Stanley S Wang, MD, JD, MPH Clinical Cardiologist, Austin Heart South; Director of Legislative Affairs, Austin Heart; Director, Sleep Disorders Center at Heart Hospital of Austin; Assistant Professor of Medicine (Adjunct), University of North Carolina School of Medicine

Stanley S Wang, MD, JD, MPH is a member of the following medical societies: Alpha Omega Alpha, American College of Cardiology, American Heart Association, American Society of Echocardiography, Texas Medical Association, American Academy of Sleep Medicine, American Stroke Association, American Society of Nuclear Cardiology

Disclosure: Nothing to disclose.

Chief Editor

Richard A Lange, MD, MBA President, Texas Tech University Health Sciences Center, Dean, Paul L Foster School of Medicine

Richard A Lange, MD, MBA is a member of the following medical societies: Alpha Omega Alpha, American College of Cardiology, American Heart Association, Association of Subspecialty Professors

Disclosure: Nothing to disclose.


Eric C Appelbaum, DO Associate Medical Director, Ambulatory Care, Associate Director, Emergency Department, St Barnabas Hospital, Bronx

Eric C Appelbaum, DO, is a member of the following medical societies: American College of Osteopathic Emergency Physicians, American College of Osteopathic Internists, and American Osteopathic Association

Disclosure: Nothing to disclose.

Jerry Balentine, DO Professor of Emergency Medicine, New York College of Osteopathic Medicine; Executive Vice President, Chief Medical Officer, Attending Physician in Department of Emergency Medicine, St Barnabas Hospital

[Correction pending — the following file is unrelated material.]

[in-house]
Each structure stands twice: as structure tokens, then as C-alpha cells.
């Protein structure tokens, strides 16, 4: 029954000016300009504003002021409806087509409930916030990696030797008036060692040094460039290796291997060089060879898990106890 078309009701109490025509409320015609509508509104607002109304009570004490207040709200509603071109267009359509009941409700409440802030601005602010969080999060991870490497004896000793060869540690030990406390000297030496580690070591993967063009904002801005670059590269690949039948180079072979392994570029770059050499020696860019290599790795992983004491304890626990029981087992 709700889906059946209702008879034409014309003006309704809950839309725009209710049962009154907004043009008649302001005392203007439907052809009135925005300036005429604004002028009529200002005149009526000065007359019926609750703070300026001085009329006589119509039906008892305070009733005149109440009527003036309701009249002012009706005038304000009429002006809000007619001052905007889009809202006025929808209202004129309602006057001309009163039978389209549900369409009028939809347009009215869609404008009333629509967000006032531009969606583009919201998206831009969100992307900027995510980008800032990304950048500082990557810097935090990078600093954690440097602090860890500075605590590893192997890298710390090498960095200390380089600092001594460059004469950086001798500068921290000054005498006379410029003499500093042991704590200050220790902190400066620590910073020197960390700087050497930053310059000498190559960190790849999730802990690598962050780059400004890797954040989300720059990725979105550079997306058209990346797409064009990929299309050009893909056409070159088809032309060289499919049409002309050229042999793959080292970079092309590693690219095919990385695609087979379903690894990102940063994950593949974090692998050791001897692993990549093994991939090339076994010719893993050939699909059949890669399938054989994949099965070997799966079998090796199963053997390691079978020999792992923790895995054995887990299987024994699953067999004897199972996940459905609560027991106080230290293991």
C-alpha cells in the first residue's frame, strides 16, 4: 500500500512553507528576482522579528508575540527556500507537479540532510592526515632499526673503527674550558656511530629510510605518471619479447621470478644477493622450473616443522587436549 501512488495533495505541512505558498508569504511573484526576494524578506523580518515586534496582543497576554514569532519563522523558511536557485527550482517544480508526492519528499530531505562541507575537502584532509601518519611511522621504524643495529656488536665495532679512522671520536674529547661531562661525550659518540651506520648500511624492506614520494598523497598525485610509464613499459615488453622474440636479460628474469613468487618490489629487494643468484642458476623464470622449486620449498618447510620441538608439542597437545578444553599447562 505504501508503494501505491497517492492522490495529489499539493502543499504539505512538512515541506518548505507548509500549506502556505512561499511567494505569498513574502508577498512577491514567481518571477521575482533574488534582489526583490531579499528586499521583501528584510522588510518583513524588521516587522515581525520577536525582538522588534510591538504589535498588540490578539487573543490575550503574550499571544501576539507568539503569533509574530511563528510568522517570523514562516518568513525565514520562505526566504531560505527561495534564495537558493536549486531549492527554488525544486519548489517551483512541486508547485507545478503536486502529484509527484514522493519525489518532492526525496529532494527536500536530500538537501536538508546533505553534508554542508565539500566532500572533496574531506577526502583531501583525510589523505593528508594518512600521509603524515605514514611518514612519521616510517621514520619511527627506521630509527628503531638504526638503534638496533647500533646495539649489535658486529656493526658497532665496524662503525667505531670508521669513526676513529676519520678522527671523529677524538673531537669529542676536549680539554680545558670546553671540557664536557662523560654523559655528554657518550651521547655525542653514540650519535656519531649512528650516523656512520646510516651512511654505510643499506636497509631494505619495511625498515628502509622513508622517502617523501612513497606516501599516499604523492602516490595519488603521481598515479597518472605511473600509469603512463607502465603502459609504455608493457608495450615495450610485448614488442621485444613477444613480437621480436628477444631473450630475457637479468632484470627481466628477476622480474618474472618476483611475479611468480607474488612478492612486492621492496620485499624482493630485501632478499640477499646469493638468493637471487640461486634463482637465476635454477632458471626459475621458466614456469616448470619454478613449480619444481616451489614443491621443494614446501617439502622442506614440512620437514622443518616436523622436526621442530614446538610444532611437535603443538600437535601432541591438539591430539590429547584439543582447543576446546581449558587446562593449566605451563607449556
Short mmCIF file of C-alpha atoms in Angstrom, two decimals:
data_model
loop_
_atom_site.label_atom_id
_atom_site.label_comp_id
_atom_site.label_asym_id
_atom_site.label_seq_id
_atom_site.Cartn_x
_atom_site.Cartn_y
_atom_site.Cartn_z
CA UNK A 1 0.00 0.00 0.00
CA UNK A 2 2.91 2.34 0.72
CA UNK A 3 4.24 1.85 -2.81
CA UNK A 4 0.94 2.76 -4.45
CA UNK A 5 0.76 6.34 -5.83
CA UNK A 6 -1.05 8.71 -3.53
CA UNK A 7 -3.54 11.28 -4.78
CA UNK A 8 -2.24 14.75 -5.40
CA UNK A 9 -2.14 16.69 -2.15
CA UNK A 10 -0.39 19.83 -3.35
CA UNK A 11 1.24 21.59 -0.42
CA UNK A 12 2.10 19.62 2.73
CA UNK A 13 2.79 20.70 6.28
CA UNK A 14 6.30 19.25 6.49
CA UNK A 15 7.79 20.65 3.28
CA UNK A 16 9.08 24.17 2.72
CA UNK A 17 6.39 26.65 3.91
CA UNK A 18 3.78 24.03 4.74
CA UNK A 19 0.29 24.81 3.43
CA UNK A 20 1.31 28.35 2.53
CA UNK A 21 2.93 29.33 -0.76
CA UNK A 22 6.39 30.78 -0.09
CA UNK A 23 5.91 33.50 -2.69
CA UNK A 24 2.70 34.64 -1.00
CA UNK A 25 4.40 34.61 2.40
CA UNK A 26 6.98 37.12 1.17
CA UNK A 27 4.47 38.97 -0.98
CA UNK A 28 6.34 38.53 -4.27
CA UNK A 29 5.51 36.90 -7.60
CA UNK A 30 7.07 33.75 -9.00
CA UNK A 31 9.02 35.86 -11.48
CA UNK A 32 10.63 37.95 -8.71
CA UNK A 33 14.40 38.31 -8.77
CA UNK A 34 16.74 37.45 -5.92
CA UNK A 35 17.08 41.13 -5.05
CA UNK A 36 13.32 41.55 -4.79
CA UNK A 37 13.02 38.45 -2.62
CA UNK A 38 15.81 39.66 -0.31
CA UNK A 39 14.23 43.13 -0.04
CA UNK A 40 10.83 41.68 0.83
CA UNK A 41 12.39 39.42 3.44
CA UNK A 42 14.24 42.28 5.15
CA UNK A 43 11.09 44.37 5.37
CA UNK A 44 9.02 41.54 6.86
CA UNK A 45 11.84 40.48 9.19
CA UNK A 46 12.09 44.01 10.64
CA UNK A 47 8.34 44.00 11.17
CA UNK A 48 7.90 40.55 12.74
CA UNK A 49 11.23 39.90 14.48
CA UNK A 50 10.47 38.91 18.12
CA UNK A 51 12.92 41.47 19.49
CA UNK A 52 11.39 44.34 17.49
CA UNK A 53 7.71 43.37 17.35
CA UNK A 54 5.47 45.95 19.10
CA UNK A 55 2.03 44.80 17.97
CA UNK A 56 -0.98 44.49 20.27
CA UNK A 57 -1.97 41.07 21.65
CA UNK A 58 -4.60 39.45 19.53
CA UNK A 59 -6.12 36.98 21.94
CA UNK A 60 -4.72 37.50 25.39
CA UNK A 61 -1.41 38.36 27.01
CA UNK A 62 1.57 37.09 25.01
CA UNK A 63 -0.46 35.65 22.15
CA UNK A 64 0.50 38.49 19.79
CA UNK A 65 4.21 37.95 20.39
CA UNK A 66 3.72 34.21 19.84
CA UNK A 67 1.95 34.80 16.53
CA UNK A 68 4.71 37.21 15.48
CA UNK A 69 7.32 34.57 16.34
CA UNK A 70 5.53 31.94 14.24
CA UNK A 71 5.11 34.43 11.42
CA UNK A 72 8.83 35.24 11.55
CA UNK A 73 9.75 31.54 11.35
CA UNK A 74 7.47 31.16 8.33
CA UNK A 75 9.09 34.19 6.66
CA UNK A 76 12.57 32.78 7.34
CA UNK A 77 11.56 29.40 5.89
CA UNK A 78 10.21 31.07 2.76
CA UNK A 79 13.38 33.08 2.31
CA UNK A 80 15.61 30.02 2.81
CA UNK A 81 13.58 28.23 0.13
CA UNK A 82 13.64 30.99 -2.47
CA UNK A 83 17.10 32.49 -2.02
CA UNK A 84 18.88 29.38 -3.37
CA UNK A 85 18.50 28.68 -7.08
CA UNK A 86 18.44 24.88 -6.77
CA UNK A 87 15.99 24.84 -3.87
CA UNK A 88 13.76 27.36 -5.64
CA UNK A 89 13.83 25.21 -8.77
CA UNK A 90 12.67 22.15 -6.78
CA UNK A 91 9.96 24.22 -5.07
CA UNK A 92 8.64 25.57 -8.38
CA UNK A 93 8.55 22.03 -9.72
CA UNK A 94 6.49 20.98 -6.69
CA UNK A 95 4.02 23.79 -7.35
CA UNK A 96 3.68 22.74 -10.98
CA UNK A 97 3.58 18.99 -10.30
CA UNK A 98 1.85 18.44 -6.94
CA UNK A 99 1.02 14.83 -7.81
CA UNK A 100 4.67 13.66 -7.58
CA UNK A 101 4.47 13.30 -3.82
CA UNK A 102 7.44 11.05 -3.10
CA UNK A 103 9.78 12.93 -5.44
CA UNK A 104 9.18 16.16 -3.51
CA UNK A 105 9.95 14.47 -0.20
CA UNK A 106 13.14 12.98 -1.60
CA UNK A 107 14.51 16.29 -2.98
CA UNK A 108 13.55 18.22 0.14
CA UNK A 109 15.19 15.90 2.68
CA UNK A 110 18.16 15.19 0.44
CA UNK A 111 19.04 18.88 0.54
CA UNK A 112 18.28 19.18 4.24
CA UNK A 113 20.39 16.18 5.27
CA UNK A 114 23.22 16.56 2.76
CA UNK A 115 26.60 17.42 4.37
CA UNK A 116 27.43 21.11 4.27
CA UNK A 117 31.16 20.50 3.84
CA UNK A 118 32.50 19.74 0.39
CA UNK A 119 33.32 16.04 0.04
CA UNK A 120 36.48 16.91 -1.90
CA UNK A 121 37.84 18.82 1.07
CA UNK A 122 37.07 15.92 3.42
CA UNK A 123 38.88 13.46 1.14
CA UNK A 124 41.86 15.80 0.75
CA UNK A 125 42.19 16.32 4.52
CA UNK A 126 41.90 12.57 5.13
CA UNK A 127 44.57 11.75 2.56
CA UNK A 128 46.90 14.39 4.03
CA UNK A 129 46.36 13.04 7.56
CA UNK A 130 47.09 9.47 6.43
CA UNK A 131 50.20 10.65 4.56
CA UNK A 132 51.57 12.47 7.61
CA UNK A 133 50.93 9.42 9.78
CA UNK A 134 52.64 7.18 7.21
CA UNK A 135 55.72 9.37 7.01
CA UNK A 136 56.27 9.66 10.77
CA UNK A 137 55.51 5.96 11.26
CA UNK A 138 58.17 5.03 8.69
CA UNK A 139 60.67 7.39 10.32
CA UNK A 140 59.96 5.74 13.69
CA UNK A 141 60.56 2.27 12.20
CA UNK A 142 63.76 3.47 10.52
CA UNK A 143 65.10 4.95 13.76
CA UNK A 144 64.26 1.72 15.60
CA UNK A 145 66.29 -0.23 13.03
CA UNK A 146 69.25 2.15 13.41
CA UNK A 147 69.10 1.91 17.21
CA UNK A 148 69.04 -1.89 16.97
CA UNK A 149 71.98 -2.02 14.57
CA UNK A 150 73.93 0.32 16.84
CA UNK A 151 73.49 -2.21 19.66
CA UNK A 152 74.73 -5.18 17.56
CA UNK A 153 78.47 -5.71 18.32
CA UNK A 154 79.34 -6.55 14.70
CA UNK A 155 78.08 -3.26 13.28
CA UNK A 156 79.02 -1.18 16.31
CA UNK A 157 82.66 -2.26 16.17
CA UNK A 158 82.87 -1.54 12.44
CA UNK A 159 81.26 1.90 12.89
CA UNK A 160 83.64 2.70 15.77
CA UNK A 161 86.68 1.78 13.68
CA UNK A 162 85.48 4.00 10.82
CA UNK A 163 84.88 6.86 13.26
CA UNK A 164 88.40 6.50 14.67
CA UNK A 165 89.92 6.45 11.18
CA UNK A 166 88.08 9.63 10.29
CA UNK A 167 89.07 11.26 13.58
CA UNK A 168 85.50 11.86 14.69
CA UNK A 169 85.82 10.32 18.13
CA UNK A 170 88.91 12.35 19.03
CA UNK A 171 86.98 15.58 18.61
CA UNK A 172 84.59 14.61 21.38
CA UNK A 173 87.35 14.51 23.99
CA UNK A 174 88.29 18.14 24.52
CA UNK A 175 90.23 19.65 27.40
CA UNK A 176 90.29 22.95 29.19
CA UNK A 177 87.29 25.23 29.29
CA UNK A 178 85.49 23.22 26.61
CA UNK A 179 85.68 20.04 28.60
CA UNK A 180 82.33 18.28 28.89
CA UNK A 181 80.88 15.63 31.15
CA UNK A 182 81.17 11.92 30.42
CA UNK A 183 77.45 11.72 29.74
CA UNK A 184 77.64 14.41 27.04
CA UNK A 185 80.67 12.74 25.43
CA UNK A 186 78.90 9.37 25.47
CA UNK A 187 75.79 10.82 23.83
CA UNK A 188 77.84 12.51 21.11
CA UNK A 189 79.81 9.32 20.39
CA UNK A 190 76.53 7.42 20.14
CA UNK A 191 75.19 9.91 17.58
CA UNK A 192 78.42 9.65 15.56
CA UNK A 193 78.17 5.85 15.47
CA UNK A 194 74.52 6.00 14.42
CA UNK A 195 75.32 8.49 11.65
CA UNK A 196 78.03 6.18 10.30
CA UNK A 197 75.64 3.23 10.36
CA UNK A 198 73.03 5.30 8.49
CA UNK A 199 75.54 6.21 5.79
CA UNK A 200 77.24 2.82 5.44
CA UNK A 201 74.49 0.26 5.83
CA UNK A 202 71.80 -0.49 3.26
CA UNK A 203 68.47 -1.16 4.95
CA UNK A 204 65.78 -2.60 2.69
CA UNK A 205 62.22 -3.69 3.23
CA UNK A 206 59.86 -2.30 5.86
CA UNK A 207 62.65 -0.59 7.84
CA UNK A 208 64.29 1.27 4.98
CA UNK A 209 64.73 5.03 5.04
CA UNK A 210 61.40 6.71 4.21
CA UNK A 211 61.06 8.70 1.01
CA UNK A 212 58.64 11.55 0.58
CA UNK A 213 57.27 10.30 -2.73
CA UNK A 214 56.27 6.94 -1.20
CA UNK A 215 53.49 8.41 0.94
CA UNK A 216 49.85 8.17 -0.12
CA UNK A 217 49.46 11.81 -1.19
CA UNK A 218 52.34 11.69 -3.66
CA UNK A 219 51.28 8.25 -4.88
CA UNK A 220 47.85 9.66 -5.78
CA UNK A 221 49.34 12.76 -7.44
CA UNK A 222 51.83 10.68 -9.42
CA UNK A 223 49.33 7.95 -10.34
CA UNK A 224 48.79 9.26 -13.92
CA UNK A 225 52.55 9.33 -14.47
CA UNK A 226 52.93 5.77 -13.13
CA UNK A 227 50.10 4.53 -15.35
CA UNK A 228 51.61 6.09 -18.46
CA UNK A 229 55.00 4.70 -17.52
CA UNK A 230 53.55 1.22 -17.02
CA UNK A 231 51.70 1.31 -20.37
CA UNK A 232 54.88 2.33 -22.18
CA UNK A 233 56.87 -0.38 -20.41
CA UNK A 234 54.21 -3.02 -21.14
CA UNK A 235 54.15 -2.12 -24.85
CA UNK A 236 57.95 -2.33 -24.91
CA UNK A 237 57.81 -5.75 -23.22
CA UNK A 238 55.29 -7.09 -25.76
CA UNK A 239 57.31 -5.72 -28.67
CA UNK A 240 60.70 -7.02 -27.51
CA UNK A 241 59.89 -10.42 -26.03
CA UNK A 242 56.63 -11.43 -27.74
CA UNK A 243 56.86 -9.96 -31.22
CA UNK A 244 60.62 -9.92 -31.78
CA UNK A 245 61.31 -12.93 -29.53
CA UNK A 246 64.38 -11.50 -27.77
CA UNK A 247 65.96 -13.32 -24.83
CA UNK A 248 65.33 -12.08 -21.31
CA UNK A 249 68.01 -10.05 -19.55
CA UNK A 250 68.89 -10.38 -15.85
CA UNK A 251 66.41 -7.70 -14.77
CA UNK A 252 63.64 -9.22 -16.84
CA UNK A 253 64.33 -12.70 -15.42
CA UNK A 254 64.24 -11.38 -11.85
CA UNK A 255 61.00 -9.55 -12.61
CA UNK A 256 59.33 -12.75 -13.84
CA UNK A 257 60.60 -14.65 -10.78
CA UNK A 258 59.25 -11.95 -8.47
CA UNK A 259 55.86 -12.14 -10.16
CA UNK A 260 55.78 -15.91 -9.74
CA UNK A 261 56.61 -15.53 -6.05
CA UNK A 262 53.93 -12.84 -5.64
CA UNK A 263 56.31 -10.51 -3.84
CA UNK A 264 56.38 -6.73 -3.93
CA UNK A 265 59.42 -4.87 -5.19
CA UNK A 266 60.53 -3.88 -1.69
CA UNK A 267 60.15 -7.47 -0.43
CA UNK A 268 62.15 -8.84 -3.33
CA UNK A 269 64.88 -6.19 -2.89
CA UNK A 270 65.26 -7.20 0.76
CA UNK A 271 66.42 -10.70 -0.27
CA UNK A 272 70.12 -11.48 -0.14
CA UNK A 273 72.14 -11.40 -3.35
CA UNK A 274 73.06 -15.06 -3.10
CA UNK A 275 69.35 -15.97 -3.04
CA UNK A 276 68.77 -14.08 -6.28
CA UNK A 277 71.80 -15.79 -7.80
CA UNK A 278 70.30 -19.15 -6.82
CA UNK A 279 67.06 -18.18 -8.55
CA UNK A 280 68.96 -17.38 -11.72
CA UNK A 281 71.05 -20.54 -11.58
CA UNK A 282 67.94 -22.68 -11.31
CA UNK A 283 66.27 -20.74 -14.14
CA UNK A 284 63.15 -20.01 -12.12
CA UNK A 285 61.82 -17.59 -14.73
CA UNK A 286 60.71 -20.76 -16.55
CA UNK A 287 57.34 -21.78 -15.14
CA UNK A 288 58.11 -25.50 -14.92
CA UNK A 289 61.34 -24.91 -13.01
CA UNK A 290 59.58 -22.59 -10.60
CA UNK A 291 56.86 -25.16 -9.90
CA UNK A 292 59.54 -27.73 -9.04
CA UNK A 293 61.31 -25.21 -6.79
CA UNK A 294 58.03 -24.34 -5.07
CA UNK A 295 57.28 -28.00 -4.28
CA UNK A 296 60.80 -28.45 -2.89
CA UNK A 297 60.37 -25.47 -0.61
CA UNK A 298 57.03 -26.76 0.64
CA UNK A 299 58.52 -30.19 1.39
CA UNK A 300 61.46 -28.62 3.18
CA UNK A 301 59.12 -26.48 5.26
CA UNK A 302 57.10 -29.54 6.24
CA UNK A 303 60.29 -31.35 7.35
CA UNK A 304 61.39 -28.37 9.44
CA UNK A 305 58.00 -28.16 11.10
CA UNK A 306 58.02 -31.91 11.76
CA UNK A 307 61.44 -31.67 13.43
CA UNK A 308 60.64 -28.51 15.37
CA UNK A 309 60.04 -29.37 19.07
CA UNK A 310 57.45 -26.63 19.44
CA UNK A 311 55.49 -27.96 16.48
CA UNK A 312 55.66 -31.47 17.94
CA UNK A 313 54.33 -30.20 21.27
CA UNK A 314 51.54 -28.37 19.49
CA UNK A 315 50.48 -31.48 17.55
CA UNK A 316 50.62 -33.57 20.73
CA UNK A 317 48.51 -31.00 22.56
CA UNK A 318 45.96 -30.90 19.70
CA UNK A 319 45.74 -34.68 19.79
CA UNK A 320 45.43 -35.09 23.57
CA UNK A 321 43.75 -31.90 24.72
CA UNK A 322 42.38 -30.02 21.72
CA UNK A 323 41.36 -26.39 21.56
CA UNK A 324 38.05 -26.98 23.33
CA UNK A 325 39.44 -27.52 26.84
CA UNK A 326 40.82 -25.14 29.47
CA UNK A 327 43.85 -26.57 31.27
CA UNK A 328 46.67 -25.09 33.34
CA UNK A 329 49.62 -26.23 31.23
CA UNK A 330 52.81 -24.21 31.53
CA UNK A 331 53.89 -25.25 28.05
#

Jerry Balentine, DO is a member of the following medical societies: American College of Emergency Physicians, American College of Osteopathic Emergency Physicians, American College of Physician Executives, American Osteopathic Association, and New York Academy of Medicine

Disclosure: Nothing to disclose.

David FM Brown, MD Associate Professor, Division of Emergency Medicine, Harvard Medical School; Vice Chair, Department of Emergency Medicine, Massachusetts General Hospital

David FM Brown, MD is a member of the following medical societies: American College of Emergency Physicians and Society for Academic Emergency Medicine

Disclosure: Nothing to disclose.

Steven J Compton, MD, FACC, FACP, FHRS Director of Cardiac Electrophysiology, Alaska Heart Institute, Providence and Alaska Regional Hospitals

Steven J Compton, MD, FACC, FACP, FHRS is a member of the following medical societies: Alaska State Medical Association, American College of Cardiology, American College of Physicians, American Heart Association, American Medical Association, and Heart Rhythm Society